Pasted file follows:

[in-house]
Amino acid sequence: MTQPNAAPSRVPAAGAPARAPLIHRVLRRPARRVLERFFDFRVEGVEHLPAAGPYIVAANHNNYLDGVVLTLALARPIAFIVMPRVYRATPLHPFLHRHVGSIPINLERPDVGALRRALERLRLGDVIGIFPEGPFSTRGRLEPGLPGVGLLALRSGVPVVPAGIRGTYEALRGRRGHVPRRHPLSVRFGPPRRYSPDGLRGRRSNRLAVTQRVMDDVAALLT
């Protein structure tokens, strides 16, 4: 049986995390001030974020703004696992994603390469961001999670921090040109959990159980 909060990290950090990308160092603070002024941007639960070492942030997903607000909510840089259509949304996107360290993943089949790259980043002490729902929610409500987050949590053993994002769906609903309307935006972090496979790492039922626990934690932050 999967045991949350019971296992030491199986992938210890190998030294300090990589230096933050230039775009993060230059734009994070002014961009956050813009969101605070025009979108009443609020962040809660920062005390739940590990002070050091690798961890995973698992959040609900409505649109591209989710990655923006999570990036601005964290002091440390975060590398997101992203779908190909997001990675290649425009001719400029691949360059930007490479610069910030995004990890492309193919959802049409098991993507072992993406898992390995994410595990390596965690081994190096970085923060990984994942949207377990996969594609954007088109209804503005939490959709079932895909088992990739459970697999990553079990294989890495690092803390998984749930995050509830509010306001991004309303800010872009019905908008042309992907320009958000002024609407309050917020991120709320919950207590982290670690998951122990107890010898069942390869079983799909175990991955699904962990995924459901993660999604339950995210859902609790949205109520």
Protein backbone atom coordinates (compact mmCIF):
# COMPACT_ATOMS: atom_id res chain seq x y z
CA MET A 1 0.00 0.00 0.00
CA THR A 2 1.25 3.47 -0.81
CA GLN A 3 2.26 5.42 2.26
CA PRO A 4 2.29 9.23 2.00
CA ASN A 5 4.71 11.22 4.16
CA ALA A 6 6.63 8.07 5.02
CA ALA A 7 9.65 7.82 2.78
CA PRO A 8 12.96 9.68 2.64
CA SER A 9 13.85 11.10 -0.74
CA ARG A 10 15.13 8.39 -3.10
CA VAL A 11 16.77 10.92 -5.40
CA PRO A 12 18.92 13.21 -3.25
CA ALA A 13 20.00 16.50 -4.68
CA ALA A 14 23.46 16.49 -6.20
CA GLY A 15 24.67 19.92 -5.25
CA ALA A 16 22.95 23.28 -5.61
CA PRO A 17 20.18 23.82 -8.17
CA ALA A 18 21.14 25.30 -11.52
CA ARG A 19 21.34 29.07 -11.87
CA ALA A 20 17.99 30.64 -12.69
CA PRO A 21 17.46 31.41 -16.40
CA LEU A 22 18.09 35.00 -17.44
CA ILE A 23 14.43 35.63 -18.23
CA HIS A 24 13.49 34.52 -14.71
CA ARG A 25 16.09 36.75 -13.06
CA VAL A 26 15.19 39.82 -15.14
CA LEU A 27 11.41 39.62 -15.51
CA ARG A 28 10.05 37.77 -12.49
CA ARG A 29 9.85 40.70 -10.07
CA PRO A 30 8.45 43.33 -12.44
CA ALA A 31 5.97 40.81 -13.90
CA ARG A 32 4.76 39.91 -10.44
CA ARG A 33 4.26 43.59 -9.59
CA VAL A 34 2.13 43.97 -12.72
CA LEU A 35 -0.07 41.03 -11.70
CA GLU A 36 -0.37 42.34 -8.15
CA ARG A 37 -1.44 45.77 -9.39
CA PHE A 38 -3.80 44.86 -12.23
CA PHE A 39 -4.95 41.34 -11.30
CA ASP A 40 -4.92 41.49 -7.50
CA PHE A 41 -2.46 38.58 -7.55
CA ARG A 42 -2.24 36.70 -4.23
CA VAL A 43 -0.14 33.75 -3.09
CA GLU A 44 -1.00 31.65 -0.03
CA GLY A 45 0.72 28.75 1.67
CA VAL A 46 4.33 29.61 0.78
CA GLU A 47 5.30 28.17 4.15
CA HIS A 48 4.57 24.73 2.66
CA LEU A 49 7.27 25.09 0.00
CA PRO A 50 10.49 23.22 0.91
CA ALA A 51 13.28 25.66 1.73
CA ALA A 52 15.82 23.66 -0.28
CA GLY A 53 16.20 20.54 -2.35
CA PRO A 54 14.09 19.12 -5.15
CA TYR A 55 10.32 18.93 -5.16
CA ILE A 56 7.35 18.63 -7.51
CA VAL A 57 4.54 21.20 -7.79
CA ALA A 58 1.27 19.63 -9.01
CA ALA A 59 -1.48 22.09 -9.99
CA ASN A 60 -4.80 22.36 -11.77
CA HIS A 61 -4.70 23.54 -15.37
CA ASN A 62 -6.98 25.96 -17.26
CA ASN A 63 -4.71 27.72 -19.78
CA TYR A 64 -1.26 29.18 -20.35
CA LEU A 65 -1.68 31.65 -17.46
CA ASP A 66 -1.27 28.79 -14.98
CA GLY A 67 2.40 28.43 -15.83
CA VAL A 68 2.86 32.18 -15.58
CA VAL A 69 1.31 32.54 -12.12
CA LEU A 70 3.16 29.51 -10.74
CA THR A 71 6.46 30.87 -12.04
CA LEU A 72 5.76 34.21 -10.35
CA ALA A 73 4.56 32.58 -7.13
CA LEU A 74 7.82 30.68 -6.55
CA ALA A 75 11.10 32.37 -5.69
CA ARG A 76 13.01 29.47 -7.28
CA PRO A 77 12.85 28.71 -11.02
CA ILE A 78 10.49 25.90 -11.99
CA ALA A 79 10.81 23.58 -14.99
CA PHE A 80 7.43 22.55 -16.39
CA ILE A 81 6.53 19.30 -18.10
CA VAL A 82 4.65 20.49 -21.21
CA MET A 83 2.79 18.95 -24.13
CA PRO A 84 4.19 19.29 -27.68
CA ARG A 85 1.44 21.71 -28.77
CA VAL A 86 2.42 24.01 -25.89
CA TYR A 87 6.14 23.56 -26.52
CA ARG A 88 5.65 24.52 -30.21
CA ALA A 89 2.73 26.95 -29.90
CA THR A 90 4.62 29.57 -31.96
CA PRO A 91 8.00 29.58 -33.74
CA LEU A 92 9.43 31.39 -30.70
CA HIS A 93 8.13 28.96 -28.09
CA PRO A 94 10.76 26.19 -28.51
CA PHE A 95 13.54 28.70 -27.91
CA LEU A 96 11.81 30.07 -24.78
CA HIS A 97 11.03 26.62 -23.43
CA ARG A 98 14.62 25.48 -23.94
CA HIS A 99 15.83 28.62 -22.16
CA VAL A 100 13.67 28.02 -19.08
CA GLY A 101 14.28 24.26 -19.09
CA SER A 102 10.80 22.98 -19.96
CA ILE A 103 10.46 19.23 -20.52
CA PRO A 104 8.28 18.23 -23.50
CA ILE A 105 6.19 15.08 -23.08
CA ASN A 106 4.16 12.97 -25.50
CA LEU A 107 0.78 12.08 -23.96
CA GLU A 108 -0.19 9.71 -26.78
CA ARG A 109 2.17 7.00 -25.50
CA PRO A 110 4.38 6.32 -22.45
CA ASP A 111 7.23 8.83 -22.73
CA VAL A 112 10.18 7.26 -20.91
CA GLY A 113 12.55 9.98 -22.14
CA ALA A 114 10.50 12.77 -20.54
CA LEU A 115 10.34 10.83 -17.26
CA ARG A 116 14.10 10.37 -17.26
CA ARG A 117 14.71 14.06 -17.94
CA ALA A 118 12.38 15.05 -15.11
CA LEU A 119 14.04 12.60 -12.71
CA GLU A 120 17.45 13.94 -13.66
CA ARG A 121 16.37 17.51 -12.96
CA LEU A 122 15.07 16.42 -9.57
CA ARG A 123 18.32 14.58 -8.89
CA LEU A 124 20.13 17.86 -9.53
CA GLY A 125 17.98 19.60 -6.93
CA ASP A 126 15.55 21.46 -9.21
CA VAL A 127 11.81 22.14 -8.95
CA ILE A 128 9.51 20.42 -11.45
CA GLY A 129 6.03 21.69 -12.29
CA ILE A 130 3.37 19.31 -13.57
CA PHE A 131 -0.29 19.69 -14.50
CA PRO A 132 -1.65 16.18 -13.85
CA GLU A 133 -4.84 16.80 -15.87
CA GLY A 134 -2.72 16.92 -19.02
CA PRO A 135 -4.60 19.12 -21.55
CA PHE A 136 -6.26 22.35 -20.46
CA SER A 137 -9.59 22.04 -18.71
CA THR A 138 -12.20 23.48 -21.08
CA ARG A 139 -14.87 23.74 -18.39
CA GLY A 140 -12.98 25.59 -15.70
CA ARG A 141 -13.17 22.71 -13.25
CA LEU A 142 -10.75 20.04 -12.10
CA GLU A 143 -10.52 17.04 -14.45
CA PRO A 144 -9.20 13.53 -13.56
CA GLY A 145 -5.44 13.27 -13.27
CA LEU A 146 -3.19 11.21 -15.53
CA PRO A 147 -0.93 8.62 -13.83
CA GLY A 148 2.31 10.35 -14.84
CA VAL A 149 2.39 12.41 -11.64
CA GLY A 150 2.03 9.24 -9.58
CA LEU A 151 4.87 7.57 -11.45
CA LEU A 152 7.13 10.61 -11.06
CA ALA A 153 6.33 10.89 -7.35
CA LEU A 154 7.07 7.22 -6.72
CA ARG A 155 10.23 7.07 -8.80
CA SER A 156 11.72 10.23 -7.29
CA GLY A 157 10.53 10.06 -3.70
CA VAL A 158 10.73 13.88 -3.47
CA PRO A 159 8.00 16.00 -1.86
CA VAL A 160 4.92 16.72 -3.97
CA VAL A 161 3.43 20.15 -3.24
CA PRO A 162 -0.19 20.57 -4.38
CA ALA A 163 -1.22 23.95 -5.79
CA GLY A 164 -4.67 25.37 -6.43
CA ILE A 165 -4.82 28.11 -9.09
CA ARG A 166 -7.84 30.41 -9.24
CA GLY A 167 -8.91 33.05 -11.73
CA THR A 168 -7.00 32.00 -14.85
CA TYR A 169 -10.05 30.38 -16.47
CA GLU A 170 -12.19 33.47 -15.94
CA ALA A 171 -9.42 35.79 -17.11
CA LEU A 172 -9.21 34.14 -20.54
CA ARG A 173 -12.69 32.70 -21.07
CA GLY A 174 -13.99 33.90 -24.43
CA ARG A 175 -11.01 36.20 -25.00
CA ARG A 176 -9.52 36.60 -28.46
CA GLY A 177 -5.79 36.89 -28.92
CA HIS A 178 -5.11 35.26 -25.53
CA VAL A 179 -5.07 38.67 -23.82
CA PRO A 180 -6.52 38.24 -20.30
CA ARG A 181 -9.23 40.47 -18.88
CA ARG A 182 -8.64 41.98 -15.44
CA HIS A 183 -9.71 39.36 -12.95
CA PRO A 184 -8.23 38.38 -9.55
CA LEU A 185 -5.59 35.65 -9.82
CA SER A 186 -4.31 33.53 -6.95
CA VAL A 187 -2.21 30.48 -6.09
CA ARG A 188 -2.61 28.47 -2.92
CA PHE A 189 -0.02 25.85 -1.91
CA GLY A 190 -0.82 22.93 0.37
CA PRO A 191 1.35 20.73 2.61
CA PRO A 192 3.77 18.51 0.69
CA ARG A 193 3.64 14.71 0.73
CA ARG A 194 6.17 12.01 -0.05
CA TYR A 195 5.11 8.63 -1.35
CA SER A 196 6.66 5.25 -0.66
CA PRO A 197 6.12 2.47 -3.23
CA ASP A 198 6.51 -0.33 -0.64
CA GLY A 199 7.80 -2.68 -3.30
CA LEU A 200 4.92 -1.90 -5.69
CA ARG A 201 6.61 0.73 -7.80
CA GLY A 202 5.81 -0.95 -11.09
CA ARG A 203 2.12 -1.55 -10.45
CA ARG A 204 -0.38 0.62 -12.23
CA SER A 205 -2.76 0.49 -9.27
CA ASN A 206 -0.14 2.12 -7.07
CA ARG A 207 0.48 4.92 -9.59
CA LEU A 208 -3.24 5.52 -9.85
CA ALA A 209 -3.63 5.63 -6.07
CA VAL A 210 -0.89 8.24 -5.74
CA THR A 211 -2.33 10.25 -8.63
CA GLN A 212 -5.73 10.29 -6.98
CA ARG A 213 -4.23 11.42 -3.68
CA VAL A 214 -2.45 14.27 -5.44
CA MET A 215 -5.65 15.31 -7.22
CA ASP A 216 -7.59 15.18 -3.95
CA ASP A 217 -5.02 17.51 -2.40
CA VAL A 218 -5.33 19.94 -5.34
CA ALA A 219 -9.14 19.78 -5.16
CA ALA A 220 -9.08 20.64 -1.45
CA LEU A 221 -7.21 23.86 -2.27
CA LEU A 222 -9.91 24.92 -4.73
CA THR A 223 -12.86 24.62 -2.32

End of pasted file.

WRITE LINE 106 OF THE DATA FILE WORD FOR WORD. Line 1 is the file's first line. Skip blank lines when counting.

CA GLY A 101 14.28 24.26 -19.09